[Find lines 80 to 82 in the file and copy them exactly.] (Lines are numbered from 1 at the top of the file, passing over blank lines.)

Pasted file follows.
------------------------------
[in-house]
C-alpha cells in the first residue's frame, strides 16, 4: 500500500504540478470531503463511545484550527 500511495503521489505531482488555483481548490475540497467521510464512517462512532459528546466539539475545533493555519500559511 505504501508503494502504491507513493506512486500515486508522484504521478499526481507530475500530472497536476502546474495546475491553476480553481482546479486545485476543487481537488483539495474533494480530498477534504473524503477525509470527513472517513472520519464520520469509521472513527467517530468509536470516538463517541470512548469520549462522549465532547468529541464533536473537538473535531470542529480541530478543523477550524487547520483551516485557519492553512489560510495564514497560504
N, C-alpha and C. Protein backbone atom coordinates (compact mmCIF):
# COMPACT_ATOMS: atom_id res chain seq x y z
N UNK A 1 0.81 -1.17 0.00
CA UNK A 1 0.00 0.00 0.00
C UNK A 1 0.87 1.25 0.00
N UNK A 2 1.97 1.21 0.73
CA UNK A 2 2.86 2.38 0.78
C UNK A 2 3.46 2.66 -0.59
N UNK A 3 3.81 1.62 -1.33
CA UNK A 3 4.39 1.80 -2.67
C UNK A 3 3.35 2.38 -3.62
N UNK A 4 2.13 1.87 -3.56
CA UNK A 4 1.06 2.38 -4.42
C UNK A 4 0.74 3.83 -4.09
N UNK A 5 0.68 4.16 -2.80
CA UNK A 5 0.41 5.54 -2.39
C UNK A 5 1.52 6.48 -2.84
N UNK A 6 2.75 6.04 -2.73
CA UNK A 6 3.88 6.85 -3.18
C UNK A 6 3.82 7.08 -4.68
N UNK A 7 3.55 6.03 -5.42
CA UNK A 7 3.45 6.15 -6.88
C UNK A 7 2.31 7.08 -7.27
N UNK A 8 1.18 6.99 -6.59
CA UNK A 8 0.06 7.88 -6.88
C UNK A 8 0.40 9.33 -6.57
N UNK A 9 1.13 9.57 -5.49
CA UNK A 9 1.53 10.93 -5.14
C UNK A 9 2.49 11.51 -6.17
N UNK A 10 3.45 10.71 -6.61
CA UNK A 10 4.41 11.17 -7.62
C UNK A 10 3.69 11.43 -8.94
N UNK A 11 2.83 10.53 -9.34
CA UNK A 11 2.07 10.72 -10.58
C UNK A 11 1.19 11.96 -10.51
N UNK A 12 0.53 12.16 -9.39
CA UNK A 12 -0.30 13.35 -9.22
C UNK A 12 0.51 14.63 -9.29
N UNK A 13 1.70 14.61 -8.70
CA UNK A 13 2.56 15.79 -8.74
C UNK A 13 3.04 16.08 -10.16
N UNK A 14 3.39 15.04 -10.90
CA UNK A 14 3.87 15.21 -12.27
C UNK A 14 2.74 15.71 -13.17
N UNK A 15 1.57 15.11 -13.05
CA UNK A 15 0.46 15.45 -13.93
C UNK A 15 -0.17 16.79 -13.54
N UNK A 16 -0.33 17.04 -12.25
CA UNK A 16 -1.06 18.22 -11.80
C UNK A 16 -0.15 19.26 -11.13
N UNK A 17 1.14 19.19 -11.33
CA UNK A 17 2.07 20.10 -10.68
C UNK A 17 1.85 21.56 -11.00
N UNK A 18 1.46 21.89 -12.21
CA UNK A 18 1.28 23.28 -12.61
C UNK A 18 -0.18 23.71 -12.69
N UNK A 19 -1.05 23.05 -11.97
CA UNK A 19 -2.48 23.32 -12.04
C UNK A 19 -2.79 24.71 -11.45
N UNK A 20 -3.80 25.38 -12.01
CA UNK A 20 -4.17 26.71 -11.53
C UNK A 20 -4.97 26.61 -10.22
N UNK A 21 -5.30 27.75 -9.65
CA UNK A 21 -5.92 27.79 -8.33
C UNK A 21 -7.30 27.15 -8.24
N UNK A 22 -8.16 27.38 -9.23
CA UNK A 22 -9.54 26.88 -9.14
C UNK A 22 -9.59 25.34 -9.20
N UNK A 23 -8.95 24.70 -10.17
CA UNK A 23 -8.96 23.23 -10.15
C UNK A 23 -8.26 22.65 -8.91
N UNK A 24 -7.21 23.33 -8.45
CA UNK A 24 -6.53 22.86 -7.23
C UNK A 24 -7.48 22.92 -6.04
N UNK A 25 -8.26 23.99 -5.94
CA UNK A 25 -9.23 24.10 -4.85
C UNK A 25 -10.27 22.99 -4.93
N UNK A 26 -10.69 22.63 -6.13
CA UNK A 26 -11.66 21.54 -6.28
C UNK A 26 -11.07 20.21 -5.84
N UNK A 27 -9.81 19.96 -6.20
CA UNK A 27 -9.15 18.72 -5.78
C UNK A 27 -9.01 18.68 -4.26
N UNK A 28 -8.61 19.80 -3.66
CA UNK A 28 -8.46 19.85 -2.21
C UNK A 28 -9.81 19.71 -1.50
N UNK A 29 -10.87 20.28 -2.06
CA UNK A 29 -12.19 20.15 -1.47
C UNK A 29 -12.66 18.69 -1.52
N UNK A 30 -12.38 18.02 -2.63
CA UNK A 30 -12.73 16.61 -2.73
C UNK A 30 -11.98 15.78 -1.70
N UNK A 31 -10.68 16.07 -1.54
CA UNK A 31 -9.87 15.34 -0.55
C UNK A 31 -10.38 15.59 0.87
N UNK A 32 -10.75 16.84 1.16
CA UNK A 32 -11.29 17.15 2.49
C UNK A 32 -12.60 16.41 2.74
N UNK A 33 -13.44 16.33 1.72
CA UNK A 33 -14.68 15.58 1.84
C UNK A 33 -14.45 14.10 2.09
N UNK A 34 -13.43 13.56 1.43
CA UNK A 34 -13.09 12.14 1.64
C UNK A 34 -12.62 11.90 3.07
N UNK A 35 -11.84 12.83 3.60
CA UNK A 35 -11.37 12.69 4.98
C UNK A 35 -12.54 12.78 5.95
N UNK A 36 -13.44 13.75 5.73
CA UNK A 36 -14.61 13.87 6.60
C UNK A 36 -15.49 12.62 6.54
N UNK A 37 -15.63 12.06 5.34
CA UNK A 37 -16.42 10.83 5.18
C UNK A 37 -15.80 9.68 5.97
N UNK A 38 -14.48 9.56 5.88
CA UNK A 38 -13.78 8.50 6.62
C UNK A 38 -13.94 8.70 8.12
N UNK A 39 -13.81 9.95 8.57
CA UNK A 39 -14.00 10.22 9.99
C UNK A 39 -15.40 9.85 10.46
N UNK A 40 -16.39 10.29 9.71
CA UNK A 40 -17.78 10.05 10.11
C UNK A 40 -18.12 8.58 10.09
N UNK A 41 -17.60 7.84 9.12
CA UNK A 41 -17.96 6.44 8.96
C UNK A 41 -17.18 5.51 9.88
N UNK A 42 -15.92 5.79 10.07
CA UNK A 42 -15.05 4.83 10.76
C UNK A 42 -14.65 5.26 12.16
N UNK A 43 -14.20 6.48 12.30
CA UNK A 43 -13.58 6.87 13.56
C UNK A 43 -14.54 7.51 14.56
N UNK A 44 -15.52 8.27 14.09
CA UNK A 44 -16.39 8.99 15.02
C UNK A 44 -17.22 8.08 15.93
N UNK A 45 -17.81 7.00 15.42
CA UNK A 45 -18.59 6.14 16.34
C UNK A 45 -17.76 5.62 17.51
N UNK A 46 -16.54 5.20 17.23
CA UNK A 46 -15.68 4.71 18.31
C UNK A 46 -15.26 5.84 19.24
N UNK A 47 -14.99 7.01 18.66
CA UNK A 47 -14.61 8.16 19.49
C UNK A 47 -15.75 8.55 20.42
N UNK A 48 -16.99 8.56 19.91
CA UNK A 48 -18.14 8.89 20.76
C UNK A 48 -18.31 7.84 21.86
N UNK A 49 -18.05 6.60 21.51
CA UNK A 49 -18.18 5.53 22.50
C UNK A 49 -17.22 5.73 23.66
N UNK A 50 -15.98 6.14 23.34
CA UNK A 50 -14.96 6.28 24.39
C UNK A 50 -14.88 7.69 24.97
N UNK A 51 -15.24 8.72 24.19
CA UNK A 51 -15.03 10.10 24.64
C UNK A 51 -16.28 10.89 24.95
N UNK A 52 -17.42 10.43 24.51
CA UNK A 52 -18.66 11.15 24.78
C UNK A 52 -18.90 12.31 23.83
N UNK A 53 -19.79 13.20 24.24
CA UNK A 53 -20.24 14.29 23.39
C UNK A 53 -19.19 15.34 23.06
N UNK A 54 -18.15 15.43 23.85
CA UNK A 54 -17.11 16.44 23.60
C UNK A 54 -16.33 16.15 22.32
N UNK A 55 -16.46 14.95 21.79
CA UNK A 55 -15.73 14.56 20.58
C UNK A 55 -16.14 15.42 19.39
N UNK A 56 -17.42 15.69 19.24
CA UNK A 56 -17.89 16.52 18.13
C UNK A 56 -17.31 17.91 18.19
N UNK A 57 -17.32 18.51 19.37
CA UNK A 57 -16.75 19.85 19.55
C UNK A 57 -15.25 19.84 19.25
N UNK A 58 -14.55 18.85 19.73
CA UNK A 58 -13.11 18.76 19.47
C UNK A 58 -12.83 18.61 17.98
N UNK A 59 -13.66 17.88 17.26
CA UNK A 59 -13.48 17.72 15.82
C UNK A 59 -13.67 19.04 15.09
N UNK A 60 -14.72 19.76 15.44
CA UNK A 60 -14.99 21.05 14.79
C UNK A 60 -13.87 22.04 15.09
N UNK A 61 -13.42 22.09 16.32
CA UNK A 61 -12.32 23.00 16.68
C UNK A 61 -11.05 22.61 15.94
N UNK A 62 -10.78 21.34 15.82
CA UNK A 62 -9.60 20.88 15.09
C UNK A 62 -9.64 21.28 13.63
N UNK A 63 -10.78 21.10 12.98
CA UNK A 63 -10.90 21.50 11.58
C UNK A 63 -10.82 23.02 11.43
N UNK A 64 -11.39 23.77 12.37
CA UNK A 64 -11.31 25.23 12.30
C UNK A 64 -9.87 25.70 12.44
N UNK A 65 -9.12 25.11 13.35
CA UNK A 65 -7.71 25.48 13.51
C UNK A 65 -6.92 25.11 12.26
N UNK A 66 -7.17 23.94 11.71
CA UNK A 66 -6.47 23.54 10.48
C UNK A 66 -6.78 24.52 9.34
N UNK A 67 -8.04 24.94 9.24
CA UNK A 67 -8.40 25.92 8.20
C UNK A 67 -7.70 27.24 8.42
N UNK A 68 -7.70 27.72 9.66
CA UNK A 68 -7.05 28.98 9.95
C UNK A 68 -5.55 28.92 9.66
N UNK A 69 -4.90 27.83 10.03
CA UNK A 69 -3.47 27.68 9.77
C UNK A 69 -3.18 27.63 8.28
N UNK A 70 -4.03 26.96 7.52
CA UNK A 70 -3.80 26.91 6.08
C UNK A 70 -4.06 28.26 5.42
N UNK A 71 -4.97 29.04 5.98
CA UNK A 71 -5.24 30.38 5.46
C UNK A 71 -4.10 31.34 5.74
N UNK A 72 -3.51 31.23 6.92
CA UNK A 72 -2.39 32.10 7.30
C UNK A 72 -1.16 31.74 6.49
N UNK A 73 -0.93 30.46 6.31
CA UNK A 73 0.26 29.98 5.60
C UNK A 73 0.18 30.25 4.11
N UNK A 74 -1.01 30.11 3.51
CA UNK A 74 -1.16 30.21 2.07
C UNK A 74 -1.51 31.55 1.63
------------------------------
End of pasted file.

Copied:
N UNK A 26 -10.69 22.63 -6.13
CA UNK A 26 -11.66 21.54 -6.28
C UNK A 26 -11.07 20.21 -5.84